We play the game with skillful hands

POSTED: Tue Jan 05, 2016 5:05 pm

"What have you got there?" Her voice was sweet, angelic. The child paused its incessant gnawing and looked up, murky brown eyes clear, young. A shiver tingled through it when she smiled.
"Nothing. A bone." The child wrinkled its nose, tiny ivory needles peeking from beneath dark lips, and frowned. It felt suddenly very possessive. "It's mine. You can't have it."
But under her brilliant azure gaze, it suddenly felt embarrassed and ashamed. The woman laughed and gently flipped back her dark hair.
"Of course it is, darling," she assured it and knelt down to the child's level, offering her brindled hand for a stroke. "I wouldn't dream of taking it. Where are your parents?"
The child leaned into her palm, tilting its head back as she stroked its cheek and chin. She seemed to know precisely where all the itchy places were and by the time the question of its parents came up, it was entirely devoted to the strange mottled woman.
"Dunno. Well," it paused and then shrugged. "Mama's prolly sleeping. I ain't got papa."
"Haven't you any siblings? A brother or a sister?"
"No. Maybe."
"Maybe? Darling, haven't you any idea who your family is?" she asked him softly and the tenderness in her voice stroked him almost as warmly as her fingers did. It felt sad in that moment and it had to look away.
"I ain't got a family."
"What about your mother?"
"She don't care about me. All she does is drink." This much was at least partially true and even in its youth, the child knew it. But though its mother was married to the bottle, she had an instinctive love for her dear child -- the only one to survive a pregnancy of alcohol and drugs. It was a wonder the child functioned at all.
"My poor darling child," the woman said, slowly rolling her hand over its soft round head. "What would you say to an adventure?"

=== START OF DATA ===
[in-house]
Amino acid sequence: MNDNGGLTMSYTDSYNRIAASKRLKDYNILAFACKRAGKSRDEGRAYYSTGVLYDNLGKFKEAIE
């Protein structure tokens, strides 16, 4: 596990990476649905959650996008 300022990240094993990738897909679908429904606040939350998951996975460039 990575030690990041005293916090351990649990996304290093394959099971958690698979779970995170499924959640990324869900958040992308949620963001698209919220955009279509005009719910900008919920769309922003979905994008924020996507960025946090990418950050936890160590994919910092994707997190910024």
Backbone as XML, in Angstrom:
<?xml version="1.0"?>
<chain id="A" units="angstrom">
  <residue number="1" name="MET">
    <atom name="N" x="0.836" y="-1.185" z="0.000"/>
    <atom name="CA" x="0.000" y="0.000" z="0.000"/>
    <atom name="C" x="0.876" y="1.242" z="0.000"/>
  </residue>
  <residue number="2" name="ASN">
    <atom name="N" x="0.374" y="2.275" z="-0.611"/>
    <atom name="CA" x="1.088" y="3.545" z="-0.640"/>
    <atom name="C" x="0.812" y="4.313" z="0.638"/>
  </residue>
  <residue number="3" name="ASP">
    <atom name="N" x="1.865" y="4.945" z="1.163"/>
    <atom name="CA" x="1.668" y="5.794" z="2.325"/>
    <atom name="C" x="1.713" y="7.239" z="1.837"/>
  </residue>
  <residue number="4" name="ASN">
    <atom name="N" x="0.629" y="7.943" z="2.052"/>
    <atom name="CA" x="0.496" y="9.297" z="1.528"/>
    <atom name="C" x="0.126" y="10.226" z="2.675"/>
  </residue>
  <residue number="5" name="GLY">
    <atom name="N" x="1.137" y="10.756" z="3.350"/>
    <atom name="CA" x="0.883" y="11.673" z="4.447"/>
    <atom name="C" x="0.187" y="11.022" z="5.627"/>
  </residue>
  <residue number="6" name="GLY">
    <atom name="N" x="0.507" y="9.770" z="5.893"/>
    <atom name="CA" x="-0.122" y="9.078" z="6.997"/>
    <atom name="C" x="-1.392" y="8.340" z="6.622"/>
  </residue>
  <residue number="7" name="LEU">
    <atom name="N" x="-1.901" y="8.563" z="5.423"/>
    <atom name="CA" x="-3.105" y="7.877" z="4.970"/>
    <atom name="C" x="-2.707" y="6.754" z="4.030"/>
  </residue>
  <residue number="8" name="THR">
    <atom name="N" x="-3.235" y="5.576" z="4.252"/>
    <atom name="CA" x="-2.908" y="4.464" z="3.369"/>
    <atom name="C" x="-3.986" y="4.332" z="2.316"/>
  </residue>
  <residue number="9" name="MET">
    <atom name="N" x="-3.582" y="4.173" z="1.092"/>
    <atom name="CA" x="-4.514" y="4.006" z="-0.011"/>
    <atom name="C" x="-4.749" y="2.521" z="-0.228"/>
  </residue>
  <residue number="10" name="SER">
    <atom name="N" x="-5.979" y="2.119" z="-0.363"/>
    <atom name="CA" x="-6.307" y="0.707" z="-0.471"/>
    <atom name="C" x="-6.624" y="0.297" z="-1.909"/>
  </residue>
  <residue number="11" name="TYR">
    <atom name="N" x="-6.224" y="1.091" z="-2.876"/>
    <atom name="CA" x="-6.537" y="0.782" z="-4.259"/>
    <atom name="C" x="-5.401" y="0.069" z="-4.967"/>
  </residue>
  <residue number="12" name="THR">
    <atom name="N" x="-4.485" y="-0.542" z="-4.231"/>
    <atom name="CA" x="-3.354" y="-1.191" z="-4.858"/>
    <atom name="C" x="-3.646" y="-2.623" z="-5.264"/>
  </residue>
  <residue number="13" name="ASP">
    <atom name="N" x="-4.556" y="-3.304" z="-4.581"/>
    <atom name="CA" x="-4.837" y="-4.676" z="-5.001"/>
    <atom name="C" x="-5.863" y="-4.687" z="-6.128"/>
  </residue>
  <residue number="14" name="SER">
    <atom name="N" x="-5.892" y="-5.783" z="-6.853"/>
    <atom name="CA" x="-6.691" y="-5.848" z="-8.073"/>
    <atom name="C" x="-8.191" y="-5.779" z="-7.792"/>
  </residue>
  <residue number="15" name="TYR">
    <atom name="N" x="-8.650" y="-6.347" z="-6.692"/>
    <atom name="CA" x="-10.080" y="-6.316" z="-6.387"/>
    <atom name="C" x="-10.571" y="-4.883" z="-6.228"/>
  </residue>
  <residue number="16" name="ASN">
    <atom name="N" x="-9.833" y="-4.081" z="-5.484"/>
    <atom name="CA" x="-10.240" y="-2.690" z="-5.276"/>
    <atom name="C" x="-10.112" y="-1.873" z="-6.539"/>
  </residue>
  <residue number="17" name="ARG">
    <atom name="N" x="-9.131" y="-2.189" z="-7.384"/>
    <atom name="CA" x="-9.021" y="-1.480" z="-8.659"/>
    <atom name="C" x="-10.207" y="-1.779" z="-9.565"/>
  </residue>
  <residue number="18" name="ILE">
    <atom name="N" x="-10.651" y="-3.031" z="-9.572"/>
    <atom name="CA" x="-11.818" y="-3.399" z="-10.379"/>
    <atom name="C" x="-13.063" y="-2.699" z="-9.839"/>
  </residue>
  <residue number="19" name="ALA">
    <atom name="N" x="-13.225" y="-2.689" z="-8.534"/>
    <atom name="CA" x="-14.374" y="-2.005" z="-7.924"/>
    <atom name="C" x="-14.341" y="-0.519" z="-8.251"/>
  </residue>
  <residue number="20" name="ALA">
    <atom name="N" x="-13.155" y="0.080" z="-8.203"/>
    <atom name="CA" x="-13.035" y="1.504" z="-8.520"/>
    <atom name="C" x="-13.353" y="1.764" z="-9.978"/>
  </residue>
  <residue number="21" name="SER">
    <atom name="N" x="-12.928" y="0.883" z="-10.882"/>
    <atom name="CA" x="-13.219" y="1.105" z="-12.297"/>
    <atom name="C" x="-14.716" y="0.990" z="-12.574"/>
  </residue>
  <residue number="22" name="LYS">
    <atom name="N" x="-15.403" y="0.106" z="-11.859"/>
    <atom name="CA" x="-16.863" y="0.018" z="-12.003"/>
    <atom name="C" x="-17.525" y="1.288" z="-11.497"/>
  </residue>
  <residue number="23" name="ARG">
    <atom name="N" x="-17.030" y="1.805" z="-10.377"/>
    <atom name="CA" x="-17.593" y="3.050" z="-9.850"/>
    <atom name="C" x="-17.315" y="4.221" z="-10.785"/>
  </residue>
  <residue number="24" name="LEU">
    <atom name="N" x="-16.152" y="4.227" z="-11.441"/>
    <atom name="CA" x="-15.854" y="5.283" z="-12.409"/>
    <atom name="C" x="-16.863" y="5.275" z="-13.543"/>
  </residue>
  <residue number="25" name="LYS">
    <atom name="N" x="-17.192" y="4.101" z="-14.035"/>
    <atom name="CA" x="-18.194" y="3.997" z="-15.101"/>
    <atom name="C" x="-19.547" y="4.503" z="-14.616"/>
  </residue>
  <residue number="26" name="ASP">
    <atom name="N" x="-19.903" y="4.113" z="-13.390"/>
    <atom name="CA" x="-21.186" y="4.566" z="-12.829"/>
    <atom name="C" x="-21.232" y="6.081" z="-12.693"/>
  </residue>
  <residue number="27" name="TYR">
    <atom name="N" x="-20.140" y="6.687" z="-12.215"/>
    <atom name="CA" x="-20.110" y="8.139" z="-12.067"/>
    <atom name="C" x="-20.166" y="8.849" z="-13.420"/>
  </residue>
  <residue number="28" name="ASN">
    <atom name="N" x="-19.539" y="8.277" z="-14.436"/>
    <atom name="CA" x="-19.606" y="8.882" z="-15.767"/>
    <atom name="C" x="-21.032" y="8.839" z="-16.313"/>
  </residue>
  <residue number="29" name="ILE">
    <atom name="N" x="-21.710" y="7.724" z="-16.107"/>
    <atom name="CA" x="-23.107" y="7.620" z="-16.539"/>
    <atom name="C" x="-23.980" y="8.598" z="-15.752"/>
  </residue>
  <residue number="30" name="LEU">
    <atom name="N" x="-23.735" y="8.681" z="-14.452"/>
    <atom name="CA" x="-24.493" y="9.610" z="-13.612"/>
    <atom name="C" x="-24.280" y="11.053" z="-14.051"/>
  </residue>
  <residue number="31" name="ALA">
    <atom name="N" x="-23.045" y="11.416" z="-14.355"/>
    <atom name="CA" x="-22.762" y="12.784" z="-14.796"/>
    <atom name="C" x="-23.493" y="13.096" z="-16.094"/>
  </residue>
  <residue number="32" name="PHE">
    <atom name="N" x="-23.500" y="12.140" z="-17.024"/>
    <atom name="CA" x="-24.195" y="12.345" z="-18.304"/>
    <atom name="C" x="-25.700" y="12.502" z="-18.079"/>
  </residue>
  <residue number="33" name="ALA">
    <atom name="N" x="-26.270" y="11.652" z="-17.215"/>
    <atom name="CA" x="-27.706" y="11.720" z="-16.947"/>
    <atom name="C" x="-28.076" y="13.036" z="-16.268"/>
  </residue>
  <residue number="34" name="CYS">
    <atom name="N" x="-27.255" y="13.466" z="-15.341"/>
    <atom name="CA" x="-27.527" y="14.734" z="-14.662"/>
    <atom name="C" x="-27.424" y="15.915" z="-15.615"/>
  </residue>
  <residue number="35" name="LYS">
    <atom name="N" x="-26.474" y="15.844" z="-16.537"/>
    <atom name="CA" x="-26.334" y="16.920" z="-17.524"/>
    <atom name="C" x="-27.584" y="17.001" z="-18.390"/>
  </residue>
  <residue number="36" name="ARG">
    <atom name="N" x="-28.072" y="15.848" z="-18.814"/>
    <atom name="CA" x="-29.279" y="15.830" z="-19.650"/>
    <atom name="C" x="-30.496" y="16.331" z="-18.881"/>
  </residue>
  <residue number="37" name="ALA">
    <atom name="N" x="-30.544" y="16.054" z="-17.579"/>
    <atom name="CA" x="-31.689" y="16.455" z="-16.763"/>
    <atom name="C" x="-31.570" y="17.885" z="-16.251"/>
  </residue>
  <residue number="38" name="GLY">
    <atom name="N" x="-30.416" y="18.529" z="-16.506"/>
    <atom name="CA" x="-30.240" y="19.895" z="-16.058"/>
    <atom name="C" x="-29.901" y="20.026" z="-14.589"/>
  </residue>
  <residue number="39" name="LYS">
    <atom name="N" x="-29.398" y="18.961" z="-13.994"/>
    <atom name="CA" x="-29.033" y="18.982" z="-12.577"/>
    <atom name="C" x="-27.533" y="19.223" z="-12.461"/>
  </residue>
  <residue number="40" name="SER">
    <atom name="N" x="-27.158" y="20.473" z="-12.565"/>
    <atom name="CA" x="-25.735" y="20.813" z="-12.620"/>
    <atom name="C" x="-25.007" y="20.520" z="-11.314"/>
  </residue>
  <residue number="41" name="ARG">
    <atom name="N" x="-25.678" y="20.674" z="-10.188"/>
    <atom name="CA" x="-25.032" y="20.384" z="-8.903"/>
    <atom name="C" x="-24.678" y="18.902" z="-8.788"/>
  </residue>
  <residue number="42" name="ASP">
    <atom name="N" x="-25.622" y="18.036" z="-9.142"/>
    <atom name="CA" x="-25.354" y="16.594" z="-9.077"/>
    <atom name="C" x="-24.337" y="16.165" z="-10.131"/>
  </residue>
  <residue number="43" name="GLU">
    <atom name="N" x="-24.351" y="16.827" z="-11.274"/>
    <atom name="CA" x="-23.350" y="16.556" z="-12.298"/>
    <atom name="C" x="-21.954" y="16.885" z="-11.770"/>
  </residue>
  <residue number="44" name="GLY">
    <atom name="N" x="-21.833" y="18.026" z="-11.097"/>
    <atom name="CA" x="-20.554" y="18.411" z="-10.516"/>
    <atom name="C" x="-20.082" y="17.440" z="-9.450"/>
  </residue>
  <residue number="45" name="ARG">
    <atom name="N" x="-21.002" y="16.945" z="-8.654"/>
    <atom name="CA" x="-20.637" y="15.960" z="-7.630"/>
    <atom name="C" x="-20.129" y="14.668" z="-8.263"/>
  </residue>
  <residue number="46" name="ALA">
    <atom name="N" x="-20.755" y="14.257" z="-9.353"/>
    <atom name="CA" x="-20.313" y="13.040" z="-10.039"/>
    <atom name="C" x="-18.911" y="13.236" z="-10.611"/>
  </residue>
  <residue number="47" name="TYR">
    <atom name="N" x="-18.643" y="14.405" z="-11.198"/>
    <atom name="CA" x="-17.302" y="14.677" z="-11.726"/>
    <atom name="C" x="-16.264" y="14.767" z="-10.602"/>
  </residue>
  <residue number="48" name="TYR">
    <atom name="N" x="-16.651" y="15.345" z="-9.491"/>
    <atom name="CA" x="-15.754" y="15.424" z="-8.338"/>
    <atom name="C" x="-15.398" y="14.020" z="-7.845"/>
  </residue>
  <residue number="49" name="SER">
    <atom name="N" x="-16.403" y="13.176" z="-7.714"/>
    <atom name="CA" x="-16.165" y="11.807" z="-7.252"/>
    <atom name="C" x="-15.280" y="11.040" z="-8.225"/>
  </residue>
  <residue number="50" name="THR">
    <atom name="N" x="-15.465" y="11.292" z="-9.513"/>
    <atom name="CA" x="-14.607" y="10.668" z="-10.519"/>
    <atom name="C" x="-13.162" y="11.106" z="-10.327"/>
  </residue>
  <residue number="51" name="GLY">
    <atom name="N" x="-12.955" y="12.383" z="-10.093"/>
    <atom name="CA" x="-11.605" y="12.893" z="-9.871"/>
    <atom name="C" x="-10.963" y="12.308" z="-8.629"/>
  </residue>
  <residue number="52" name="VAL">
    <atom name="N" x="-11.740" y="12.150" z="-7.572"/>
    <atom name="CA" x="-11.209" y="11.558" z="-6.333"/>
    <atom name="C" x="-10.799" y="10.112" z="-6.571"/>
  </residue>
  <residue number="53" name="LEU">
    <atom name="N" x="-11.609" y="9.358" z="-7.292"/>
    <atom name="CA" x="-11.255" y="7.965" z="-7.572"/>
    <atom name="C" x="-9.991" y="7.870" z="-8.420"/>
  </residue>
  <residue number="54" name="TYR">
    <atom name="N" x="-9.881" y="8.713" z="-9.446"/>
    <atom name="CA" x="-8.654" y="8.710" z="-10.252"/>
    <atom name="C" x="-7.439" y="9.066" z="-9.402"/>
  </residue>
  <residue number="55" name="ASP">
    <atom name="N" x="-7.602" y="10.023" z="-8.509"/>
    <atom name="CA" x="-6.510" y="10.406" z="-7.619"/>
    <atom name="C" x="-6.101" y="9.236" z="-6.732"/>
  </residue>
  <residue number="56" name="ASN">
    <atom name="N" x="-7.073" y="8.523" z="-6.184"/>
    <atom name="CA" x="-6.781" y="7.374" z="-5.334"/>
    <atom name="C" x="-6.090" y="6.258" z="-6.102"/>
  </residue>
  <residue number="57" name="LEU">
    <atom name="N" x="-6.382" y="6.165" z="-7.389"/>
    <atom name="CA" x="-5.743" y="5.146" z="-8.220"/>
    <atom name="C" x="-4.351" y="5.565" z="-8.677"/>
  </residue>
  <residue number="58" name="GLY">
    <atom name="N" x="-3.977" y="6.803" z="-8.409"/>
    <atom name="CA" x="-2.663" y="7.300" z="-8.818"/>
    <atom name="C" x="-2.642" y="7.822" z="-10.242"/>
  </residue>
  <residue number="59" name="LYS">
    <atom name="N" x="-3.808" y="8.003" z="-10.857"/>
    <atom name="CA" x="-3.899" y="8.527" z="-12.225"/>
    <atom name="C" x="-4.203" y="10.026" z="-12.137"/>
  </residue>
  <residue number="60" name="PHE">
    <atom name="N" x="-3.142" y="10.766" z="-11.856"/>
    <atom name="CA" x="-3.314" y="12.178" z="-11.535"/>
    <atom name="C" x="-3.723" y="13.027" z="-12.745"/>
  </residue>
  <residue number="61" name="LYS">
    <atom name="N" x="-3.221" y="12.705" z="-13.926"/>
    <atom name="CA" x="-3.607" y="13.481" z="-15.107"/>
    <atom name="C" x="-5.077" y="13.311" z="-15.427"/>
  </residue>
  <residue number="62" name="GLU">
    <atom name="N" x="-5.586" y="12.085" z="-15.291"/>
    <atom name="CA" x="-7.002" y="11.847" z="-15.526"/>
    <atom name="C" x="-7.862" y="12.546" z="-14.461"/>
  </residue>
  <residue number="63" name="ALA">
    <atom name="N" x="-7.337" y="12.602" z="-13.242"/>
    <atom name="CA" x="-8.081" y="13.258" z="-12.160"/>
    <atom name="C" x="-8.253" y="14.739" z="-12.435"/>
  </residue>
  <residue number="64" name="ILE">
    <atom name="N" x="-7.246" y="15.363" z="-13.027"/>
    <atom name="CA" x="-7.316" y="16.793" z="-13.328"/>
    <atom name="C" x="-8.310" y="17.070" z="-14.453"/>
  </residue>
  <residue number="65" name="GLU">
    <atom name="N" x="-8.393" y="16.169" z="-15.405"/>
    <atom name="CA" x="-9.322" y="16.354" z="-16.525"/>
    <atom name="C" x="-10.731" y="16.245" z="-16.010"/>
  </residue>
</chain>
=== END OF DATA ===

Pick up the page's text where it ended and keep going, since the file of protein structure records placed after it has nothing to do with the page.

The child lifted its head, dark eyes staring inquiringly. "What kind of adventure?"
"How would you like to travel the world? Hmm? Sail aboard a ship, perhaps? Climb a mountain?"
"Could I?" The child's interest was piqued. It desperately wanted the chance at a better life, at being loved. "I wanna ride a ship!"
The woman's lips curled over the striping of her maw and she emitted a gentle laugh. "Of course, my darling. Would you like to go now?"
"Yeah!" But then hesitation. It was thinking about its mother, alone and swallowed by the darkness of alcohol. "But what about my mama?"
The woman stroked the dear child's head and rubbed its ears, her blue eyes filled with what the child mistook for love. "Why, I'll tell her where you're going, of course. And you're sure to see her again." She let out a little gasp suddenly, as though having just thought of something. The child watched her inquisitively. "Can you imagine how proud she'll be of you when you return?"
The child was entirely under the woman's spell from the moment her gentle words spilled into its heart. Eagerly, it followed the woman out of its meager, miserable life of filth, poverty, and neglect, the promise of adventure and of opportunity still ringing in its ears.


They traded the brat to a traveling merchant in exchange for an immaculate wolverine-fur cloak. The woman had discovered very quickly how terrible the lands were this far north, all clothed in pristine white and scoured from bitter winds. She despised the residents in this barren territory for their thick winter pelts and desperately wished for their comfort and their warmth. So it had been a stroke of luck to find the merchant, though it had always been their intention to trade the child. That he had something she desired -- required -- and was willing to take the child off their hands seemed almost to be the very will of God Himself.

A small, ironic smile played upon her lips while these memories caressed her mind and her azure eyes took in the very land they had spent so many long months searching for: Nova Scotia. They had finally arrived.

And he was so near she could almost smell him, taste him.

But before Marcella Fauks stepped onto the land of these varied territories, she tugged the warmth of her cloak around her shoulders and allowed one final thought to flicker, hover dimly, and die out again without so much as a fizzle: she had never even learned the child's name.

[WC: 773]
Marcella Fauks

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